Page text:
Comparison of the Walz Nomogram and Presence of Secondary Circulating Prostate Cells for Predicting Early Biochemical Failure after Radical Prostatectomy for Prostate Cancer in Chilean Men

  • Murray, Nigel P (Hematology, Medicine, Faculty Medicine, University Finis Terrae) ;
  • Reyes, Eduardo (Faculty of Medicine University Diego Portales, Hospital DIPRECA) ;
  • Orellana, Nelson (Hospital DIPRECA) ;
  • Fuentealba, Cynthia (Hospital de Carabineros de Chile, Faculty Medicine, University Finis Terrae) ;
  • Jacob, Omar (Hospital de Carabineros de Chile, Faculty Medicine, University Finis Terrae)
  • Published : 2015.11.04


Purpose: To determine the utility of secondary circulating prostate cells for predicting early biochemical failure after radical prostatectomy for prostate cancer and compare the results with the Walz nomagram. Materials and Methods: A single centre, prospective study of men with prostate cancer treated with radical prostatectomy between 2004 and 2014 was conducted, with registration of clinical-pathological details, total serum PSA pre-surgery, Gleason score, extracapsular extension, positive surgical margins, infiltration of lymph nodes, seminal vesicles and pathological stage. Secondary circulating prostate cells were obtained using differential gel centrifugation and assessed using standard immunocytochemistry with anti-PSA. Biochemical failure was defined as a PSA >0.2ng/ml, predictive values werecalculated using the Walz nomagram and CPC detection. Results: A total of 326 men participated, with a median follow up of 5 years; 64 had biochemical failure within two years. Extracapsular extension, positive surgical margins, pathological stage, Gleason score ${\geq}8$, infiltration of seminal vesicles and lymph nodes were all associated with higher risk of biochemical failure. The discriminative value for the nomogram and circulating prostate cells was high (AUC >0.80), predictive values were higher for circulating prostate cell detection, with a negative predictive value of 99%, sensitivity of 96% and specificity of 75%. Conclusions: The nomagram had good predictive power to identify men with a high risk of biochemical failure within two years. The presence of circulating prostate cells had the same predictive power, with a higher sensitivity and negative predictive value. The presence of secondary circulating prostate cells identifies a group of men with a high risk of early biochemical failure. Those negative for secondary CPCs have a very low risk of early biochemical failure.


Prostate cancer;biochemical failure;circulating prostate cells;nomogram


  1. Borgen E, Naume B, Nesland JM, et al (1999). Standardization of the immunocytochemical detection of cancer cells in BM and blood. I. Establishment of objective criteria for the evaluation of immunostained cells. Cytotherapy, 1, 377-88.
  2. Brodsky AS, Fischer A, Miller DH, et al (2014). Expression profiling of primary and metastatic ovarian tumors reveals differences indicative of aggressive disease. PLoS One, 14, 94476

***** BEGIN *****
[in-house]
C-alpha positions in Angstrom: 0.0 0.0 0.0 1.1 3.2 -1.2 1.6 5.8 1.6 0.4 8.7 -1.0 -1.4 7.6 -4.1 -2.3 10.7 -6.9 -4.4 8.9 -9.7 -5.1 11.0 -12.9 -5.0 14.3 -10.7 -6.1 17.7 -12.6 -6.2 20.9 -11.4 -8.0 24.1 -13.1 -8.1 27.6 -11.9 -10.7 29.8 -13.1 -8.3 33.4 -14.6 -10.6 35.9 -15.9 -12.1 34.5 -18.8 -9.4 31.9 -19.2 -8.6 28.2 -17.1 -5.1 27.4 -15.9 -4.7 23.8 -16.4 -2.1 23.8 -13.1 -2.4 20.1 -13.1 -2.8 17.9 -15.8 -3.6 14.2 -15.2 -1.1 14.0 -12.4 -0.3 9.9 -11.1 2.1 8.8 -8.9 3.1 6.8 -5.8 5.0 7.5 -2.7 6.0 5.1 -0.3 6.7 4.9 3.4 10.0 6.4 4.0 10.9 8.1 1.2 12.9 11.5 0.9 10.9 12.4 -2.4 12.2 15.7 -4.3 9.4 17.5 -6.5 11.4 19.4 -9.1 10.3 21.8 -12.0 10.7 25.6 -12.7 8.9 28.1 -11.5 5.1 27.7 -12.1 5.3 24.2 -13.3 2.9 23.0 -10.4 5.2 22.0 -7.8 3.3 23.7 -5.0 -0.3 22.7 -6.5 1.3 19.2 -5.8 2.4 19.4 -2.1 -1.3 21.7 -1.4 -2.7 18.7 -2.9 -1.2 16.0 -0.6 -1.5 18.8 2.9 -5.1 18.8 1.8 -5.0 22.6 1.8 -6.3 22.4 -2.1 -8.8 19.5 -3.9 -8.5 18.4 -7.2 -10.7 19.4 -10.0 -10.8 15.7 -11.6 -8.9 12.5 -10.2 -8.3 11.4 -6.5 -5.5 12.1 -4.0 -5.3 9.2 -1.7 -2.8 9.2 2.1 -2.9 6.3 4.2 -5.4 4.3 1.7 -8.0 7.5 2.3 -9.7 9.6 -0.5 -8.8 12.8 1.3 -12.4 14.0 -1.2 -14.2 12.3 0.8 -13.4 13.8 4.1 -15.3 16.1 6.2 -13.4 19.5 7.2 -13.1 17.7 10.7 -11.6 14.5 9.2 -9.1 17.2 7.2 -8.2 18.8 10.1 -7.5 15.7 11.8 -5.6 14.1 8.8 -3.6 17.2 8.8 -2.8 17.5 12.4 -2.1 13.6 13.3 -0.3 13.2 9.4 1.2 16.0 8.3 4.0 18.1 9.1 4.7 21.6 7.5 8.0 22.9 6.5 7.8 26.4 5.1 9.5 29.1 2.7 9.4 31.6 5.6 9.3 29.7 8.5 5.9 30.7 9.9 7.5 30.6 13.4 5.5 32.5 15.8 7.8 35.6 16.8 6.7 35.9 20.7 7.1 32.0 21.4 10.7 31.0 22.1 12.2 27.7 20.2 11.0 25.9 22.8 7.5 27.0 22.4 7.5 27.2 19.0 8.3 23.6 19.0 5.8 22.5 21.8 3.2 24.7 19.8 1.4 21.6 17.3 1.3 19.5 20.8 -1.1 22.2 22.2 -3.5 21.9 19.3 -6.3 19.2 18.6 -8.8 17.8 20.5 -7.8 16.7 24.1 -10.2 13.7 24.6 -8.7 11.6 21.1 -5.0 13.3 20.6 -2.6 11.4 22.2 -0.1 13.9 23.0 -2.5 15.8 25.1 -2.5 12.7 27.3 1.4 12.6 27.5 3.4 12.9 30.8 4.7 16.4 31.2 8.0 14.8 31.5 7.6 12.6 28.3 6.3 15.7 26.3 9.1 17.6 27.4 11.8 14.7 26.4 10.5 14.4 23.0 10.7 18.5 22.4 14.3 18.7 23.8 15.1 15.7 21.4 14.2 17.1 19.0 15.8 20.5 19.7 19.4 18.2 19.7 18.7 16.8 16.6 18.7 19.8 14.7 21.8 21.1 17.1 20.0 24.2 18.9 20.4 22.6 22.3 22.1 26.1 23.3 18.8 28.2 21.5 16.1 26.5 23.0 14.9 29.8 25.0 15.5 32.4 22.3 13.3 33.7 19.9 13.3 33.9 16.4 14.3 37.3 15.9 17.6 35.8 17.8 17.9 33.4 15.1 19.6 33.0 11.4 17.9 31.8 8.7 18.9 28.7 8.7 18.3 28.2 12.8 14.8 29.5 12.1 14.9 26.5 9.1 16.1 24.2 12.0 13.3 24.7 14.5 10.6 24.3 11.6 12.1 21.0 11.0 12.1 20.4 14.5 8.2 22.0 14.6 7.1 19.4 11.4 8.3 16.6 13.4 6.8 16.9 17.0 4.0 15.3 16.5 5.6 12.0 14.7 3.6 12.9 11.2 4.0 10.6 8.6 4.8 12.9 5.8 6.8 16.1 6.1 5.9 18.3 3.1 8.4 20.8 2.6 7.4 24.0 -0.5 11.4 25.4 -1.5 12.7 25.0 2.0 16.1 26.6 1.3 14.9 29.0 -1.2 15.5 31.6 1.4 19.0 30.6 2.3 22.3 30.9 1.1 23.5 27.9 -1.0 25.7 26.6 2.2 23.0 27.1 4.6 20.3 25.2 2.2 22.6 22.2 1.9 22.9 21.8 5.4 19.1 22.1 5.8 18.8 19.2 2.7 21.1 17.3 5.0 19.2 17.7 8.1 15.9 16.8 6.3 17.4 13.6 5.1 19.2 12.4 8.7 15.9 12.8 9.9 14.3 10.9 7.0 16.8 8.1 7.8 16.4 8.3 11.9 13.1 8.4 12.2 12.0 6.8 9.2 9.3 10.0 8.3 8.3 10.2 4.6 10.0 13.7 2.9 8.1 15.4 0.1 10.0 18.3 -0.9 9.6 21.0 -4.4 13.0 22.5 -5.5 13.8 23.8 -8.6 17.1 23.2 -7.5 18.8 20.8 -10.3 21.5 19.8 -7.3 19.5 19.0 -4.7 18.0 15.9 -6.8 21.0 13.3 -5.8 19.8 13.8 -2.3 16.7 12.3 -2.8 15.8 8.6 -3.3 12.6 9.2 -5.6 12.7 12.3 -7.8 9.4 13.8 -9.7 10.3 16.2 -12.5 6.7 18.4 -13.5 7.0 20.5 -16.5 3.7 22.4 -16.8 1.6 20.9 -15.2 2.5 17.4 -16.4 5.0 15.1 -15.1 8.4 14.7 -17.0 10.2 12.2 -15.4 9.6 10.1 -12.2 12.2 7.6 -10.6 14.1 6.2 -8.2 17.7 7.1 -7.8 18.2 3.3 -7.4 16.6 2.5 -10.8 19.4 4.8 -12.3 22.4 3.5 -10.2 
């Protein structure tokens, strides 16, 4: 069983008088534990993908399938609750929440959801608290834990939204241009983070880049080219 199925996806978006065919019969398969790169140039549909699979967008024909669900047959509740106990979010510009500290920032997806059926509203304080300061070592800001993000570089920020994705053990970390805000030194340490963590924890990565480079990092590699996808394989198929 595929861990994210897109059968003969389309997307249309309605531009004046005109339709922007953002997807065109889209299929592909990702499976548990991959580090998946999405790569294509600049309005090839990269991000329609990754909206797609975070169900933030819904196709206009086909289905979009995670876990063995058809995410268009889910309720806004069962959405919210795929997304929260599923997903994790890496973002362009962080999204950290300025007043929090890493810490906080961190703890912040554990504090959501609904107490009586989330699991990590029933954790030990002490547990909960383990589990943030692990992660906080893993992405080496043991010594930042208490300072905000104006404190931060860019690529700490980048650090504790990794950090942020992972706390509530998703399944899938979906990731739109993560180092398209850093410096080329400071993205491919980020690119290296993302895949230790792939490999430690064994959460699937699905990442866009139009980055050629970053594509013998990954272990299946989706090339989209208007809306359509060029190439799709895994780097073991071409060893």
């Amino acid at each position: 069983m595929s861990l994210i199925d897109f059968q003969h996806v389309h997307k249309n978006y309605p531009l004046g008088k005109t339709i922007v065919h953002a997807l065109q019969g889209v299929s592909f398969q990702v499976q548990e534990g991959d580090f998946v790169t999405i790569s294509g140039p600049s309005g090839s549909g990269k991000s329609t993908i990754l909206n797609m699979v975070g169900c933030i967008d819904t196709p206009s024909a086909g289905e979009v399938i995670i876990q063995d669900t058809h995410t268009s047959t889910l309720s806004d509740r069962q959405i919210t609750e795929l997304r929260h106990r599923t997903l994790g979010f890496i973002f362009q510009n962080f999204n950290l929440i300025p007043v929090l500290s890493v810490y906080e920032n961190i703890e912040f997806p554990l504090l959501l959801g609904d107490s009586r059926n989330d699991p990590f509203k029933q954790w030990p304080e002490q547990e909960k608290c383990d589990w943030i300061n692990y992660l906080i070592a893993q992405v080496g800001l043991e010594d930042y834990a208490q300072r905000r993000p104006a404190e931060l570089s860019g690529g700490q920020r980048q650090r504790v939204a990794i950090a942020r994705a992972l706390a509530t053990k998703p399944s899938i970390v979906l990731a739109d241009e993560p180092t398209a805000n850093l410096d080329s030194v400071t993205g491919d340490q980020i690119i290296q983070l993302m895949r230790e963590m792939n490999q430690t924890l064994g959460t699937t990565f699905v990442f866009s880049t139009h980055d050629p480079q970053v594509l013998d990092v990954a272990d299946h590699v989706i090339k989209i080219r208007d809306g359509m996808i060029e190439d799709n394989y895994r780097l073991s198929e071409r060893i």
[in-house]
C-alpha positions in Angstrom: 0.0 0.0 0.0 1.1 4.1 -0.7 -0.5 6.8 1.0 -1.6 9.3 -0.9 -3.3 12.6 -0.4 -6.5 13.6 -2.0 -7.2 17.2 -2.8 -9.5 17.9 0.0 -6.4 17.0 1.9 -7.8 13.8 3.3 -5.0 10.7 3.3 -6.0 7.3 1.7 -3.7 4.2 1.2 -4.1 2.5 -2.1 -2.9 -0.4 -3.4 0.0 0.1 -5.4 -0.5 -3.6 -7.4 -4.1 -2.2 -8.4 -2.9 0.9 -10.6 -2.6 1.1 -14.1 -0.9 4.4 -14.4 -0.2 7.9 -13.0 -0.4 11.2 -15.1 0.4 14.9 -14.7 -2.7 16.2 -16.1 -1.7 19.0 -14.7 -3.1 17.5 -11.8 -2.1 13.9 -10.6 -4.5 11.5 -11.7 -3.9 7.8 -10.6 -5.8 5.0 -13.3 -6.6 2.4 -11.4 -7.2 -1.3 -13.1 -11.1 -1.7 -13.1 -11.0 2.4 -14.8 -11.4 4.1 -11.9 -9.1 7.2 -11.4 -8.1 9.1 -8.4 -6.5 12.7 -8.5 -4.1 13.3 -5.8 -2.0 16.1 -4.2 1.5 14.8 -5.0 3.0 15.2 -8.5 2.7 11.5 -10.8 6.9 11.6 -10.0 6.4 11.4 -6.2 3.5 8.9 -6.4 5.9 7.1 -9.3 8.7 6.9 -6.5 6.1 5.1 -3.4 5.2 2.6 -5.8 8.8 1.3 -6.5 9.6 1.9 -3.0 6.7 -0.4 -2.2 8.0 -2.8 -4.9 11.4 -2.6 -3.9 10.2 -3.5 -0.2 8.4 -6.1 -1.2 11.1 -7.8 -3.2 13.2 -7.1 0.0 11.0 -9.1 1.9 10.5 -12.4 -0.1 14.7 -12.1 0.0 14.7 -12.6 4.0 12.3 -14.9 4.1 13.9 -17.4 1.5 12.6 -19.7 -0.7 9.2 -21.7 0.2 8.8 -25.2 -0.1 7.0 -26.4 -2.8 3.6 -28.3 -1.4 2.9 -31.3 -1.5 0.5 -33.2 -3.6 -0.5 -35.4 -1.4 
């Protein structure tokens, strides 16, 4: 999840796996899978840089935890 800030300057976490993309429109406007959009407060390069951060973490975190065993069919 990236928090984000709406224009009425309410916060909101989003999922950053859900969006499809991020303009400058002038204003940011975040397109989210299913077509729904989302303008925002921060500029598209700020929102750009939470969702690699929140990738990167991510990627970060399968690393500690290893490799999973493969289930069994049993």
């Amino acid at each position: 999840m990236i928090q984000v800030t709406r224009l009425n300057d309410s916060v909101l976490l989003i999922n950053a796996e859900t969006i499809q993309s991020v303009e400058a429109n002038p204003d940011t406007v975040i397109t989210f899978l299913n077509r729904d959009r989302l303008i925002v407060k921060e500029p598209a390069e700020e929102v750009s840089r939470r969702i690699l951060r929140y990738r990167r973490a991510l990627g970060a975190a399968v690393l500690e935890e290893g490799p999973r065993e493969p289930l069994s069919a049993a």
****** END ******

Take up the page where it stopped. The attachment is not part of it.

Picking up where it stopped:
3. Dillioglugil O, Leibman BD, Kattan MW, et al (1997). Hazard rates for progression after radical prostatectomy for clinically localized prostate cancer. Urology, 50, 93
  4. Freedland SJ, Humphreys EB, Mangold LA, et al (2005). Risk of prostate cancer specific mortality following biochemical recurrence after radical prostatectomy. JAMA, 294, 433
  5. Goranova TE, Ohue M, Shimoharu Y, et al (2011). Dynamics of cancer cell subpopulations in primary and metastatic colorectal tumors. Clin Exp Metastasis, 28, 427-35
  6. Hull GW, Rabanni F, Abbas F, et al (2002). Cancer control with radical prostatectomy alone in 1,000 consecutive patients. J Urol, 167, 528
  7. Messing EM, Manola J, Yao J, et al (2006). Immediate versus delayed androgen depreviation treatment in patients with node positive prostate cancer after radical prostatectomy and pelvic lymphadenectomy. Lancet Oncol, 7, 472
  8. Mitchell RE, Chang SS (2008). Current controversies in the treatment of high risk prostate cancer. Curr Opin Urol, 18, 263
  9. Murray NP, Badinez L, Duenas R, et al (2011). Positive HER-2 expression in circulating prostate cells and micrometastasis. Resistent to androgen suppression but not DES. Ind J Urol, 27, 200-206.
  10. Murray NP, Reyes E, Orellana N, et al (2013). Secondary circulating prostate cells predict biochemical failure after radical prostatectomy and without evidence of disease. The Scientific World J;
  11. Partin AW, Mangold LA, Lamm DM, et al (2001). Contemporary update of prostate cancer staging nomograms (Partin tables) for the new millennium. Urol, 58, 843
  12. Porter CR, Kodama K, Gibbons RP, et al (2006). 25 year prostate cancer control and survival outcomes, a 40 year radical prostatectomy single institution series. J Urol, 176, 569
  13. Pound CR, Partin AW, Eisenberger MA, et al (1999). Natural history of progression after PSA elevation following radical prostatectomy. JAMA, 281, 1591
  14. The MRC Prostate Cancer Working Party Investigators Group (1997). Immediate versus deffered treatment for advanced prostate cancer; initial results of the MRC Trial. Br J Urol, 79, 235
  15. Walz J, Chun FK, Klein EA, et al (2009). Nomogram predicting the probability of early recurrence after radical prostatectomy for prostate cancer. J Urol, 181, 601-8.
  16. Zeijlemaker W, Gratama JW, Schuurhuis GJ (2014). Tumor heterogeneity makes AML a “moving target” for detection of residual disease. Cytometry B Clin Cytom, 86, 3-14

Cited by

  1. Contemporary approach to predict early biochemical recurrence after radical prostatectomy: update of the Walz nomogram vol.21, pp.3, 2018,
  2. Minimal residual disease in prostate cancer patients after primary treatment: theoretical considerations, evidence and possible use in clinical management vol.51, pp.1, 2018,